You are here

Employment

Social Justice Ireland's recent book entitled Basic Income: Radical Utopia or Practical Solution? has received an award for original work in Irish Fiscal Policy from Ireland's Foundation for Fiscal Studies, Fiscal.ie.

Social Justice Ireland's work on developing a Universal Basic Income for Ireland was acknowledged by Noel Whelan in his op-ed article in The Irish Times on September 15, 2017.

Ireland’s National Minimum Wage does not allow people to live what is considered a minimum socially acceptable standard of living in Ireland, and the planned increase in 2018 will not do much to change that. The high proportion of workers earning below the Living Wage is the focus of Issue 5 of the Employment Monitor.

This report is the fifth issue of Social Justice Ireland’s Employment Monitor; a quarterly output examining Ireland’s employment situation, including employment and unemployment numbers, significant labour market trends, and other aspects of the macro-economy. In this issue, the Employment Monitor focuses on low-paid employment.

The current approach to housing policy in Ireland is not working; the private sector will never build social housing units on the scale required.  Government must commit to building sufficient social housing units to eliminate the current housing waiting list.  This is the only way to address Ireland’s ongoing housing and homelessness crisis.  This is a key finding of Social Justice Ireland's National Social Monitor 2017.

The National Social Monitor is Social Justice Ireland’s annual contribution to the public debate that is needed on Ireland’s future and how Ireland is performing in terms of promoting the wellbeing of all in society. It examines progress in areas such as housing, healthcare, education, employment, rural development and the environment among others.

The CSO recently published part 2 in a series of summary results from Census 2016 covering areas such as employment, socio-economic groups, skills, labour force participation and health.  This document highlights some very challenging trends in Ireland.  This data should guide and inform policy making in the areas of employment, education and training, caring, health and transport.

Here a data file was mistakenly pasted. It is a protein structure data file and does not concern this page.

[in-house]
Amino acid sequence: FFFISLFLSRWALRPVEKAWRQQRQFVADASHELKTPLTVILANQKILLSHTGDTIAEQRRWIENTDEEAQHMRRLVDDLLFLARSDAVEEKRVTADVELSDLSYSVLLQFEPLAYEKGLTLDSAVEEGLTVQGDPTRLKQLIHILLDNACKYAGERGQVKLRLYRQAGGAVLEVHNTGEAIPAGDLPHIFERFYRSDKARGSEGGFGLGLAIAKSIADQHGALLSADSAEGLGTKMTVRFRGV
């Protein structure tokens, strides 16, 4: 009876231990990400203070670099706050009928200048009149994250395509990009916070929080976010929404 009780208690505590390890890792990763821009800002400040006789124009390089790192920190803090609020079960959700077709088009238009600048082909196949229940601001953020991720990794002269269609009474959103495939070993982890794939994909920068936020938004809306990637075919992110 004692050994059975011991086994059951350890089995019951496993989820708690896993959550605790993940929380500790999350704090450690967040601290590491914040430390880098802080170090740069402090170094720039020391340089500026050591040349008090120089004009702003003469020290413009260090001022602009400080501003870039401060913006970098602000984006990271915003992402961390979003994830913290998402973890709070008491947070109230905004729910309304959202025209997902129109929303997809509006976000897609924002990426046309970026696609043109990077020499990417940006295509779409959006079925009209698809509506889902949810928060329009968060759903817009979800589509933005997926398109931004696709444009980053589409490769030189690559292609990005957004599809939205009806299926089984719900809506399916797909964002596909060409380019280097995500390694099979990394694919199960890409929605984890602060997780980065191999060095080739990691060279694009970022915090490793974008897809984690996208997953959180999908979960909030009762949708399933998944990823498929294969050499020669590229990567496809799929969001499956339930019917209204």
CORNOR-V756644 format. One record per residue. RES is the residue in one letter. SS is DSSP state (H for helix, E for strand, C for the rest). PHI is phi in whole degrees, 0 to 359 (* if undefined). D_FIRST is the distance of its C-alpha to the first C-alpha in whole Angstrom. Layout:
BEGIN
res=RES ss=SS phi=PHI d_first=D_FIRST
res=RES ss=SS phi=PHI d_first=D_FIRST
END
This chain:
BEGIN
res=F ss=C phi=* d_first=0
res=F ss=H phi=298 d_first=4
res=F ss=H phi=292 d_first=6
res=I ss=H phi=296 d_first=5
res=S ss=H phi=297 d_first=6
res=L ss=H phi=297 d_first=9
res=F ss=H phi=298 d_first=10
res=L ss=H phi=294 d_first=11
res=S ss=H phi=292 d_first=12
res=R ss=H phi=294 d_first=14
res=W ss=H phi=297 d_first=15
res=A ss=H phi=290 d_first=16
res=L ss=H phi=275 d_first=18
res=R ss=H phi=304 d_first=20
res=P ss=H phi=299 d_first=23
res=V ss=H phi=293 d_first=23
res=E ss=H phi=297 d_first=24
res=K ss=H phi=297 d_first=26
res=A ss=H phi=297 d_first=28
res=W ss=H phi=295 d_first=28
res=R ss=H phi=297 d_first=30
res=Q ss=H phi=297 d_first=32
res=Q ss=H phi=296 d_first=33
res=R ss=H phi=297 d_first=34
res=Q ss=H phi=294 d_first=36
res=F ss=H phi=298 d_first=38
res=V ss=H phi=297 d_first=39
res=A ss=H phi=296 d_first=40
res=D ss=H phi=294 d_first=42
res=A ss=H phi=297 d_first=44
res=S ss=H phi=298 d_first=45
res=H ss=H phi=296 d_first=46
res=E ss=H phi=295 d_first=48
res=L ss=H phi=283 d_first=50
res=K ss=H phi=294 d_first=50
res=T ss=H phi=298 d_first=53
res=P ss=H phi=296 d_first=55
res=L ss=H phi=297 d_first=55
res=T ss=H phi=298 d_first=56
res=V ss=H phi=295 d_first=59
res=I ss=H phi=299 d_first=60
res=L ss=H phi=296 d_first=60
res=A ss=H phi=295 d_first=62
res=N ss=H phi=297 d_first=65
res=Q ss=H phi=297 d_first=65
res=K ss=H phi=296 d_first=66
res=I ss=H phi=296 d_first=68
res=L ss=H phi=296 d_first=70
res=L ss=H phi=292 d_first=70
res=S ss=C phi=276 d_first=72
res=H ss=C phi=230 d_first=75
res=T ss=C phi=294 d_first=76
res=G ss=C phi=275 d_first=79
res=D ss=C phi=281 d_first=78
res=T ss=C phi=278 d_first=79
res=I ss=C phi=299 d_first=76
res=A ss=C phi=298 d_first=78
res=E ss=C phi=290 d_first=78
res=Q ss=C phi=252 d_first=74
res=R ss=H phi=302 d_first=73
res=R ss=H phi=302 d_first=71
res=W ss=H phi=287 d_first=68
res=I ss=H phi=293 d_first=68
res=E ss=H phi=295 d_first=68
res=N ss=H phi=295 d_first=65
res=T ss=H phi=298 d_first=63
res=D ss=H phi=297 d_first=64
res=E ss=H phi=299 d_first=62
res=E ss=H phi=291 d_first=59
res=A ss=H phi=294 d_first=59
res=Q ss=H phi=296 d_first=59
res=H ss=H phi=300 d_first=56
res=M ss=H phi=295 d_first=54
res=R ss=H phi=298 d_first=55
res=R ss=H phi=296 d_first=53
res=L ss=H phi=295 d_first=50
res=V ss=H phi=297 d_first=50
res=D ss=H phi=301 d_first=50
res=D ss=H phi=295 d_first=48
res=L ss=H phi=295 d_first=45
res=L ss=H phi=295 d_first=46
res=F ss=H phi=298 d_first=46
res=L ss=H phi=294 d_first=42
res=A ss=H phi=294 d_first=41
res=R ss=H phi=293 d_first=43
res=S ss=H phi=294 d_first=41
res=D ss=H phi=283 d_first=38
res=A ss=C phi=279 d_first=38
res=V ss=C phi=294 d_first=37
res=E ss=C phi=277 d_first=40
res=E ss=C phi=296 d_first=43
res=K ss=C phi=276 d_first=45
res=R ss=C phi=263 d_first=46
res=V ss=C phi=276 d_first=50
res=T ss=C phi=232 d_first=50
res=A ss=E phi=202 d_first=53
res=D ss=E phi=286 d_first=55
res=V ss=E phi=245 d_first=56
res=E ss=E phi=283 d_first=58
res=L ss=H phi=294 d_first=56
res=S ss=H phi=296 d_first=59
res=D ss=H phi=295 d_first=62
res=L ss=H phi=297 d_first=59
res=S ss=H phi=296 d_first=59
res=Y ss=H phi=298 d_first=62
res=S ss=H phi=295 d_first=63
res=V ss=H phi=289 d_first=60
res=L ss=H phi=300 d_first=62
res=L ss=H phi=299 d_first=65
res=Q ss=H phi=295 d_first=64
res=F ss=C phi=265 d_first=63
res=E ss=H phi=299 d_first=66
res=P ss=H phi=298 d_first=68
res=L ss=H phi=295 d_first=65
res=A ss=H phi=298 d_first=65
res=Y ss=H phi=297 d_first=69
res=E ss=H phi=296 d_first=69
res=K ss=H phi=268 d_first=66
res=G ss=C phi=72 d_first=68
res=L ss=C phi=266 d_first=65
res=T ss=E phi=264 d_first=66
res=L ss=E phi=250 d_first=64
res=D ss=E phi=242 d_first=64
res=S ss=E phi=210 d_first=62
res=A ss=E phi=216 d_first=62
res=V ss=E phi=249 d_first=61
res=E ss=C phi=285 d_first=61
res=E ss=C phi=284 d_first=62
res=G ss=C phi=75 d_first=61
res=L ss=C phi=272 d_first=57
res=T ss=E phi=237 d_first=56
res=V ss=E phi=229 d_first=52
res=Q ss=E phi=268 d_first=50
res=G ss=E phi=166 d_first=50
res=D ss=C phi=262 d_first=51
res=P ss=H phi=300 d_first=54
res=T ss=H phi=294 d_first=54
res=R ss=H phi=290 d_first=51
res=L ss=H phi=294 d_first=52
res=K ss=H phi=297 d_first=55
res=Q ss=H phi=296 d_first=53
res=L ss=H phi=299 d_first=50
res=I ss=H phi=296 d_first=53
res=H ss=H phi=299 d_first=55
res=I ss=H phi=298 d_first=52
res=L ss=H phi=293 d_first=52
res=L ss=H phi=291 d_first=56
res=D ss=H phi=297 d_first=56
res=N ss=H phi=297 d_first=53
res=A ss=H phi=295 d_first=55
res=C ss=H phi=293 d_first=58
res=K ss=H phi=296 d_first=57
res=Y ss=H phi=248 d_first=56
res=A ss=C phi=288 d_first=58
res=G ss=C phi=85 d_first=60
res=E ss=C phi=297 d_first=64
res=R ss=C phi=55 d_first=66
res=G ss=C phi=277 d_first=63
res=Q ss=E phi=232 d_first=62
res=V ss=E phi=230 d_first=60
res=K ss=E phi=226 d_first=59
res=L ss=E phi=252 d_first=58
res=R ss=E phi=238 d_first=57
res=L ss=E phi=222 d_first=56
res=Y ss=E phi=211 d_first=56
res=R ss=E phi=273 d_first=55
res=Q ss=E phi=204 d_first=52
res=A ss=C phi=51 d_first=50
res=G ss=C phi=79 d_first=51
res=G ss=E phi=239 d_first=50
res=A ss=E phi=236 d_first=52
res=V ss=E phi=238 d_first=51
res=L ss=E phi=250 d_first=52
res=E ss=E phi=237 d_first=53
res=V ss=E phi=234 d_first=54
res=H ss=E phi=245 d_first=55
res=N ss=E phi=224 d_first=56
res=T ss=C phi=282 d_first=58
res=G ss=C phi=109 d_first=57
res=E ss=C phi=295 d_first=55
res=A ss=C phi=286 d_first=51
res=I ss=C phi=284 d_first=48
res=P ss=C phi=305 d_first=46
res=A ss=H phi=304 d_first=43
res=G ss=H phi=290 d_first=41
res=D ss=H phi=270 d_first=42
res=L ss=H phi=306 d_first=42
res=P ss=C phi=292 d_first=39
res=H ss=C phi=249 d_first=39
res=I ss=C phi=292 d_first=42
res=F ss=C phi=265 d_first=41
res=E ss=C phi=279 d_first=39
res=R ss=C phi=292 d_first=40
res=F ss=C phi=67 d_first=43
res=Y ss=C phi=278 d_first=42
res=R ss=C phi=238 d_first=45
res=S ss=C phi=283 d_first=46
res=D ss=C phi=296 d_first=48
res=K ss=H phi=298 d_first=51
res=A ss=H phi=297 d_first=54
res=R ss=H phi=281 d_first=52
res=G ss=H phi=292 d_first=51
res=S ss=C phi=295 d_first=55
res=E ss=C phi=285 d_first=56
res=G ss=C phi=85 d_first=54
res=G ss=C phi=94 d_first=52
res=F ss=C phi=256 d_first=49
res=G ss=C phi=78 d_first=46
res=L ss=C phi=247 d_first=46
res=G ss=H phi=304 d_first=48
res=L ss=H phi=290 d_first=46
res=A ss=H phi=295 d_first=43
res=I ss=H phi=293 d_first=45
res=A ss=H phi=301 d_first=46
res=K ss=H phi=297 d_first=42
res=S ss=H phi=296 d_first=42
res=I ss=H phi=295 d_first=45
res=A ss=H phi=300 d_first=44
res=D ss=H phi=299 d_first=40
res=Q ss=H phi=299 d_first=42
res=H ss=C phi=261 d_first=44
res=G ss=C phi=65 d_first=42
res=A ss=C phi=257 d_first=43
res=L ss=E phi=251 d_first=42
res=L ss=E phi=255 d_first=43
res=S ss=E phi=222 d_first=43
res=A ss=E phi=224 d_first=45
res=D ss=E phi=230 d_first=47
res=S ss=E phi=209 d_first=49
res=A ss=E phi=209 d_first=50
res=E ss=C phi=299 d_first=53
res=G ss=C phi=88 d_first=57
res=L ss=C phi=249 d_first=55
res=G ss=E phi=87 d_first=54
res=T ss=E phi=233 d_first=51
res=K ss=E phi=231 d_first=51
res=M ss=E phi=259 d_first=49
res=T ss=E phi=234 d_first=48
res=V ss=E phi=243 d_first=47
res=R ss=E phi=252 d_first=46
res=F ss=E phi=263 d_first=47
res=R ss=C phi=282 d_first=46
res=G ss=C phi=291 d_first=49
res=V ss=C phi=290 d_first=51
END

Sean Healy, Director of Social Justice Ireland, was invited by the United Nations Department of Economic and Social Affairs to be part of an Expert Group Meeting on “Strategies for Eradicating Poverty to Achieve Sustainable Development for All” which was held at the United Nations in New York in May 2017.  This Expert Group Meeting was organised  to make specific policy recommendations on effective strategies for eradicating poverty in the context of the 2030 Agenda for Sustainable Development, including lessons from the implementation of the Second United Nations Decade for the Eradication of Poverty (2008-2017). 

Regional variations in employment trends point to imbalanced economic growth that is not benefiting all parts of the country equally.  This is one of the key findings from the latest Employment Monitor.   Jobs growth over the last couple of years has been impressive and very welcome, but when it is broken down by region, trends are very uneven.

This report is the fourth issue of Social Justice Ireland’s Employment Monitor; a quarterly output examining Ireland’s employment situation, including employment numbers, significant labour market trends, and other aspects of the macro-economy.  In this issue, the Employment Monitor focuses on regional trends in employment.

Pages